• Levelling up.The think tank Demos and a group of universities reported on what was needed to help achieve levelling up, pointing to a number of barriers that would need to be overcome such as deprivation and low skills, arguing that levelling up would be difficult but not impossible and laying out an eight-step plan to achieving this.
  • Unequal impact.The Commons Women and Equalities Committee published the results of its inquiry into the impact of the pandemic on vulnerable groups, focusing in this case on gender inequality, calling among other things for better equality impact assessment of Covid response schemes, recognition of childcare needs and more flexible sick pay arrangements.
  • Maintaining credit. The Commons Work and Pensions Committee called on the government to extend the Universal Credit uplift for a further year, abandon plans for a one-off payment option and set out future plans in the Autumn Statement.
  • In debt.The Resolution Foundation reported on its recent survey of families claiming Universal Credit indicating that at least a third of claimants faced a massive drop in family income with many struggling to pay bills, reinforcing the need for the current £20 a week uplift to be maintained. 
  • Cyber security. The government announced that UK Cyber Security Council would become the new independent body responsible for setting standards, skills and opportunities for working in the cyber security sector.
  • Digital identity.The government set out its thinking on a ‘trust framework’ that could be safely used to establish digital identity when, for example, a person needs to be able to prove things about themselves such as age or status.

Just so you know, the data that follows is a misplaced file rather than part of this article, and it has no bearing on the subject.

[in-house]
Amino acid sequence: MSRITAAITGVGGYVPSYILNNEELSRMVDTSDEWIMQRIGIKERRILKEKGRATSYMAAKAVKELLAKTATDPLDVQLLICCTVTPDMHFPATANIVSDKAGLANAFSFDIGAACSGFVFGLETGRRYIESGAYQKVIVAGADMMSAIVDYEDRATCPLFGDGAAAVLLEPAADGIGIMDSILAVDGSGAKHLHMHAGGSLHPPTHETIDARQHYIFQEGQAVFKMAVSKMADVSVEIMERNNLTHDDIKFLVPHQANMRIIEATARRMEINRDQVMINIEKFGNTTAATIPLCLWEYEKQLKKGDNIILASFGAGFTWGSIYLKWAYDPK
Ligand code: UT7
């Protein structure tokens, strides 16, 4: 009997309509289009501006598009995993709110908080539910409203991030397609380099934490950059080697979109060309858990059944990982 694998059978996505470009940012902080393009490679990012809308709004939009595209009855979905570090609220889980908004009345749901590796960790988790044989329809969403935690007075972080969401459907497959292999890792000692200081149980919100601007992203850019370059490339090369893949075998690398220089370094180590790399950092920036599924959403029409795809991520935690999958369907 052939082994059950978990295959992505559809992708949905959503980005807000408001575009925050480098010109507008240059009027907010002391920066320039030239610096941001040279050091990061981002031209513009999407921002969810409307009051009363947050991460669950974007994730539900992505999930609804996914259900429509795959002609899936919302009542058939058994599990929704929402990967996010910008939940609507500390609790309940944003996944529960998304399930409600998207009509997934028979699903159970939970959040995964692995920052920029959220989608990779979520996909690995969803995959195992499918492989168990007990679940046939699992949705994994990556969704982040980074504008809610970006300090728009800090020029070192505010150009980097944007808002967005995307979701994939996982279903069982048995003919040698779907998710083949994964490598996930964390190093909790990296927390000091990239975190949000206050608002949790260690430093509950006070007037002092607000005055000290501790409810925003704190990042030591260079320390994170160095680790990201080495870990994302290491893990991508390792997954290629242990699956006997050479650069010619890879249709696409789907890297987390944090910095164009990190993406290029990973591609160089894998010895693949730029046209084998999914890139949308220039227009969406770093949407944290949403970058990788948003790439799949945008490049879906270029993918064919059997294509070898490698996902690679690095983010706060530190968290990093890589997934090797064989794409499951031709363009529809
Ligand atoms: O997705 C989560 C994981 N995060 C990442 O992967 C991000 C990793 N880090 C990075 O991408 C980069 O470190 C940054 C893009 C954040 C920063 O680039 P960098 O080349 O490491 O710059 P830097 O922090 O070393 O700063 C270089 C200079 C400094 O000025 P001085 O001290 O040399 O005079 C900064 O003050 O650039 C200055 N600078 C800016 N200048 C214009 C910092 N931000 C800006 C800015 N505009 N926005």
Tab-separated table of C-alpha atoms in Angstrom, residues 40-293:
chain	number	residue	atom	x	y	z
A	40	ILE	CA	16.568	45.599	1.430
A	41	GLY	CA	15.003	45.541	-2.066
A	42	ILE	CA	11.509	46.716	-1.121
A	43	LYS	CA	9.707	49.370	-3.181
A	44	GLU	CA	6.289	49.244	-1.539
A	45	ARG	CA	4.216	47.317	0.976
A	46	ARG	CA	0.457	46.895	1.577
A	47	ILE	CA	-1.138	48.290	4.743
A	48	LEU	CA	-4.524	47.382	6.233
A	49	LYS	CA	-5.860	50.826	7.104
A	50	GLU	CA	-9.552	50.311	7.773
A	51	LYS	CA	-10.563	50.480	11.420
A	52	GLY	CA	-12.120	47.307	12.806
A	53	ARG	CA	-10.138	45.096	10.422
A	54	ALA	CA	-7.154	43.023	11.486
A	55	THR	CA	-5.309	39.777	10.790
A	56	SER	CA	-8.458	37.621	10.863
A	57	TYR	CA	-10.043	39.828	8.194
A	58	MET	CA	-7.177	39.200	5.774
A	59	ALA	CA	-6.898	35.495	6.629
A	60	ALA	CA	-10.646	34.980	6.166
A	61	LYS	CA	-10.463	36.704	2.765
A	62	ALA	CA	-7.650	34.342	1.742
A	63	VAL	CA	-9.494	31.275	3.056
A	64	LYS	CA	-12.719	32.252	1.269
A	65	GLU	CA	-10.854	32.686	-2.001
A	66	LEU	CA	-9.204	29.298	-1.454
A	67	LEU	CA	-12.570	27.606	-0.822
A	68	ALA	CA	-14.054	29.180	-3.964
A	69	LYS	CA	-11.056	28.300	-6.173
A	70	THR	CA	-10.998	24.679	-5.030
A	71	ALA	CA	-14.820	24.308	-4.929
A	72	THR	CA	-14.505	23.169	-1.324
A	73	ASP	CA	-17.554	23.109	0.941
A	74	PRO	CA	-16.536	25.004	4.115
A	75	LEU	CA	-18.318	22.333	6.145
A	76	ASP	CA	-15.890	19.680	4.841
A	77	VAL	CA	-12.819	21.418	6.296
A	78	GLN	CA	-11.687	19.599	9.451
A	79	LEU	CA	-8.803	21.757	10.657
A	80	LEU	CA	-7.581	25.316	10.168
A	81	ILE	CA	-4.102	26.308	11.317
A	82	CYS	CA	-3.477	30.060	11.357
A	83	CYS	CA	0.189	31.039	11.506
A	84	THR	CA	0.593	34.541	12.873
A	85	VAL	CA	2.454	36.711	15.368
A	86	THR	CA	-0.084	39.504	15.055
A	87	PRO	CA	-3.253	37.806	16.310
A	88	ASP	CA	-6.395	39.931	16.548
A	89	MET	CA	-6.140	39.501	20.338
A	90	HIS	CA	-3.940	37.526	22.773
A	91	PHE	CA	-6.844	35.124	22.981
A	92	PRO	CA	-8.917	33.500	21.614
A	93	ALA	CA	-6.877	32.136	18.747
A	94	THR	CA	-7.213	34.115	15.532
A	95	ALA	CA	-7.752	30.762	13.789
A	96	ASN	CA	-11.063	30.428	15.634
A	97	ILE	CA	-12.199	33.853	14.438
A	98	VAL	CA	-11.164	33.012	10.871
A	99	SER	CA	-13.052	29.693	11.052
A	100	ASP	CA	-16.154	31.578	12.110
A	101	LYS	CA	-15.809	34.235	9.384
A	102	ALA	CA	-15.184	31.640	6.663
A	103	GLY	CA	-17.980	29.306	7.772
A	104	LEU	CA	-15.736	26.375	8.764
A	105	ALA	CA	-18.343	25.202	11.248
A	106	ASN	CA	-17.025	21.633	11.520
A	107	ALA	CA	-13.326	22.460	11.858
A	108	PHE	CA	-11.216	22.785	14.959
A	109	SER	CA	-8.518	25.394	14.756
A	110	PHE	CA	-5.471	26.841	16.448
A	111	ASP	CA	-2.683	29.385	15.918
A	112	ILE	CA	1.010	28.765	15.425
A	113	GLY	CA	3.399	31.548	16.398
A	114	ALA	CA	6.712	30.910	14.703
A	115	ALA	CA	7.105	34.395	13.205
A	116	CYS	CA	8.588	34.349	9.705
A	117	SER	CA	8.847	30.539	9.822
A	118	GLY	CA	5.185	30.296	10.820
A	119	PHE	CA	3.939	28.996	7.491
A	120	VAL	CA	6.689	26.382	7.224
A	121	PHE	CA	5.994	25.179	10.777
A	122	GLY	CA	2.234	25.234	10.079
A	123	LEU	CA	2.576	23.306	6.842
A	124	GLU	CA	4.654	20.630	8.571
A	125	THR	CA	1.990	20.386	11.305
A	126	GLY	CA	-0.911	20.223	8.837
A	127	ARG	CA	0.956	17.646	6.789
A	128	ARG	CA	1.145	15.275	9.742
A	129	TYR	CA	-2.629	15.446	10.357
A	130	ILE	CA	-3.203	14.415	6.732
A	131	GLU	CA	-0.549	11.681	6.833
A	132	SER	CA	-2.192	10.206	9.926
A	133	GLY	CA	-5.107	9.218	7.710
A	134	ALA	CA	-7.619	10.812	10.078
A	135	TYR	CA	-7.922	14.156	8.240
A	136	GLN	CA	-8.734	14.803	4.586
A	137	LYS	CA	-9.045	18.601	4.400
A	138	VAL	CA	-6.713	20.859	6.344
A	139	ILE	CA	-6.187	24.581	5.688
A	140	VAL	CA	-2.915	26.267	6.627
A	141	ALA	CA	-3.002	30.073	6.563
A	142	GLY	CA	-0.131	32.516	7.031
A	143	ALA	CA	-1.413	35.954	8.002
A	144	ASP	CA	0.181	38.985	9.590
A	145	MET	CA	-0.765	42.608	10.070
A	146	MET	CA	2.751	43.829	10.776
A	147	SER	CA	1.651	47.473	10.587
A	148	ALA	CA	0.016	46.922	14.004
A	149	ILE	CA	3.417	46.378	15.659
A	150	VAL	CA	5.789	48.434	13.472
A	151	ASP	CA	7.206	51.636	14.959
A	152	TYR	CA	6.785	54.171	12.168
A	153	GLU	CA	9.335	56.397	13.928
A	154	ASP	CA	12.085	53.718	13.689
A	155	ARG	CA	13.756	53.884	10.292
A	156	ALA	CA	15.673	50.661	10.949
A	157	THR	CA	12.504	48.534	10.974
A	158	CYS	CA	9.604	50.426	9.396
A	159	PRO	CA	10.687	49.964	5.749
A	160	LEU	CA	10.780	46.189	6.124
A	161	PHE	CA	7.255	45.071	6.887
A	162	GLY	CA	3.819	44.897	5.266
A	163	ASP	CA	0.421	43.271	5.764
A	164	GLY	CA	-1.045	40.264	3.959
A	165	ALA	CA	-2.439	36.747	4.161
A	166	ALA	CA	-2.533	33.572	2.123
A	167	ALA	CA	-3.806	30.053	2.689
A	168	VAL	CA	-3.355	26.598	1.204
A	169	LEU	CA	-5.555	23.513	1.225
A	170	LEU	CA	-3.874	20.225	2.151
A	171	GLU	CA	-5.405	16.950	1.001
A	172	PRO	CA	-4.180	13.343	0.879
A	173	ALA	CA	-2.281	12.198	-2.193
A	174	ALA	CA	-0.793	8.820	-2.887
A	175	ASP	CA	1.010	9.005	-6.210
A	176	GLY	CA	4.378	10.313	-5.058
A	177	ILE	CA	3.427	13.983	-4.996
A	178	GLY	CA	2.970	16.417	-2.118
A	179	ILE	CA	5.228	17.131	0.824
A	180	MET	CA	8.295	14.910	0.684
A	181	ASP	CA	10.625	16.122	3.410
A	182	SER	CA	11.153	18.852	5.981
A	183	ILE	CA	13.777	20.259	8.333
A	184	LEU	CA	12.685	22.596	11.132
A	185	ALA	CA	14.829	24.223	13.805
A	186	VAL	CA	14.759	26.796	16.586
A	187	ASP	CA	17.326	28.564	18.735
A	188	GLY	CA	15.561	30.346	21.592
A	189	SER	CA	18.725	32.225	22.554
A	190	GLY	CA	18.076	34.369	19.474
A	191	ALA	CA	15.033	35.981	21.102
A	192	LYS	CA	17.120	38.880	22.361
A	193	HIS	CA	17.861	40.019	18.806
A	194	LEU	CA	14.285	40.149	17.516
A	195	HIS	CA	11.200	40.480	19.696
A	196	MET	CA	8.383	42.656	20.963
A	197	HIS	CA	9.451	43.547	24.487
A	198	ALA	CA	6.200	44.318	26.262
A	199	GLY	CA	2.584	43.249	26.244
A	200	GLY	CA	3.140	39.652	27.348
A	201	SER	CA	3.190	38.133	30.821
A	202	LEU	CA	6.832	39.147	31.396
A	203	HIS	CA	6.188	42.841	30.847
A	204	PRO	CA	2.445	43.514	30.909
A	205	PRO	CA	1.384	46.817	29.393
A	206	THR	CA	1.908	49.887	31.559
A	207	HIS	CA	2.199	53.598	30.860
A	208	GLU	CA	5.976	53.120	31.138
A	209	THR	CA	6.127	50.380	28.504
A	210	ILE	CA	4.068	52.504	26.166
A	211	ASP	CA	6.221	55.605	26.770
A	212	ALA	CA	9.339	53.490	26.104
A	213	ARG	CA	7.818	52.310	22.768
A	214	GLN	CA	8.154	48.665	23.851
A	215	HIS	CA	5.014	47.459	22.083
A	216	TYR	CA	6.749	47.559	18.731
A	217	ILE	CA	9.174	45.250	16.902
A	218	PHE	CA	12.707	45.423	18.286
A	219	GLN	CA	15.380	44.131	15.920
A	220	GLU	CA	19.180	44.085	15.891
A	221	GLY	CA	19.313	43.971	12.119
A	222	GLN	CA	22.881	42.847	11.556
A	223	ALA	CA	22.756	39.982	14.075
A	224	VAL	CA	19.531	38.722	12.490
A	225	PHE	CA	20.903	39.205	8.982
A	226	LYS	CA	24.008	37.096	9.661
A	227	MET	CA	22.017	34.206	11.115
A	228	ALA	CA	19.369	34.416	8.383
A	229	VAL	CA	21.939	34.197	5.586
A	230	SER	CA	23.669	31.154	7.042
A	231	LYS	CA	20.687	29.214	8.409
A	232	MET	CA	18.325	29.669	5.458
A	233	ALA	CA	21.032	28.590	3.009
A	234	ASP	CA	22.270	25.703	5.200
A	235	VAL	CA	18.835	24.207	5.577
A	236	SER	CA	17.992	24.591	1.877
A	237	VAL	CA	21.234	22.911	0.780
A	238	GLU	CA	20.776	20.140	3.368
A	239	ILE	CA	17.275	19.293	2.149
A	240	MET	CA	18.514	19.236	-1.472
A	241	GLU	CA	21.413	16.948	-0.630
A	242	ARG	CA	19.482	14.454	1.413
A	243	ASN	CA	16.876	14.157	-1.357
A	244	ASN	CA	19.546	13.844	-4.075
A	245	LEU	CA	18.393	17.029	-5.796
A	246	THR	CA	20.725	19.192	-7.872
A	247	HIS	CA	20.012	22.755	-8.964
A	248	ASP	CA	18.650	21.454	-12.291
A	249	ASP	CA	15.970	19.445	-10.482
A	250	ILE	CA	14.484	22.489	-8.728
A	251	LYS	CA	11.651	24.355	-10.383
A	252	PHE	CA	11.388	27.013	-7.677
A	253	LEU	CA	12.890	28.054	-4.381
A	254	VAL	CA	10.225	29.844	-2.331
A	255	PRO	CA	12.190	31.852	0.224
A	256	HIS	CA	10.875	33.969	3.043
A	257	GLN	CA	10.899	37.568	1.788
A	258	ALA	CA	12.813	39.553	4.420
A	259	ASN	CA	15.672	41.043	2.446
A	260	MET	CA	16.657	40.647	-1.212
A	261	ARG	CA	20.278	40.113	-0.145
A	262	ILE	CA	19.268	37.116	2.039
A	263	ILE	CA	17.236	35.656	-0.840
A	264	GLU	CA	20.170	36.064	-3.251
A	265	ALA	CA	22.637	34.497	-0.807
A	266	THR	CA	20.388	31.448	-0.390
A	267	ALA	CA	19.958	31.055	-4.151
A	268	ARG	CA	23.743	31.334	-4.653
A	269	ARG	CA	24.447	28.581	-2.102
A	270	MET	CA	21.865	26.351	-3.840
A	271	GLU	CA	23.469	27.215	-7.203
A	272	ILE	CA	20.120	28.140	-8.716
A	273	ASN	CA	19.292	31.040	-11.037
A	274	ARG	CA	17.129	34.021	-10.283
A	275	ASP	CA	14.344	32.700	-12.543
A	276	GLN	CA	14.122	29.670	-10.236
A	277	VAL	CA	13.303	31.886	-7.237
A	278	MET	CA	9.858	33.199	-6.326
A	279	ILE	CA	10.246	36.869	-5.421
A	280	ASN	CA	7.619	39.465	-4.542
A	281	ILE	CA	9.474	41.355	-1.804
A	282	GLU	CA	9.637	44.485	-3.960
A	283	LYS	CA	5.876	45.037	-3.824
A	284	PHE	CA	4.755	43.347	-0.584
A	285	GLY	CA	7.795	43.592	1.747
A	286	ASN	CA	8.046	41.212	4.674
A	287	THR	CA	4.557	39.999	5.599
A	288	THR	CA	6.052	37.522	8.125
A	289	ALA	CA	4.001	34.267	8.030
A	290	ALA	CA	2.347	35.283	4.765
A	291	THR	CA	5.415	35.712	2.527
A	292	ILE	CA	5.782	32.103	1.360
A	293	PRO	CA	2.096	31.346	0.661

• Changing behaviours. The Local Government Association (LGA) reported on its commissioned research into how the pandemic was changing people’s behaviours, in particular their attitudes locally, concluding that existing attitudes of what was good and bad locally had changed little beyond an increase in community spirit and most just wanted to get back to life as before.

More specifically ...


  • Remote learning regulations. Nick Gibb confirmed in a Statement to MPs that the Regulations for schools to publish on their website what provision they are offering in the way of remote education were laid last Friday and formally come into effect this Friday.
  • Catch-up contract. The government set out plans to contract out provision of catch-up resources, diagnostic testing and other likely services ahead of a future tendering process.
  • Primary loss. Juniper Education published its report into how lockdown and school closures had affected primary age pupils suggesting that those in the current Year 2 had fallen behind the most, especially those with special needs, with maths the subject most affected.
  • Lockdown lessons. ImpactEd published the final report from its seven-month research survey into the learning and wellbeing of pupils in England showing that GCSE pupils in Years 10 and 11 struggled the most with motivation, girls felt the most anxious and schools generally worried about ‘a lost cohort’.
  • National Tutoring. The Education Endowment Foundation published an evaluation of its National Online Tutoring pilot pointing to the fact that while face-to-face was still preferred by both sides and internet issues could be a problem, pupils enjoyed the experience and were keen to carry on. 
  • Qualification prices. The government published its Index on qualification prices for 2019/20 which showed an overall average price increase of 3.2% but which recognised that given the lack of exams in 2020, was based on assumed costs as well as recognition of some specific costs such as developing systems for centre assessed grades.
  • High Needs funding. The government launched a brief consultation on some initial changes to the national funding formula used for high needs funding, including looking at replacing historic spend with actual spend and using pre-2020 exam data, with further issues to follow in the wider SEND review.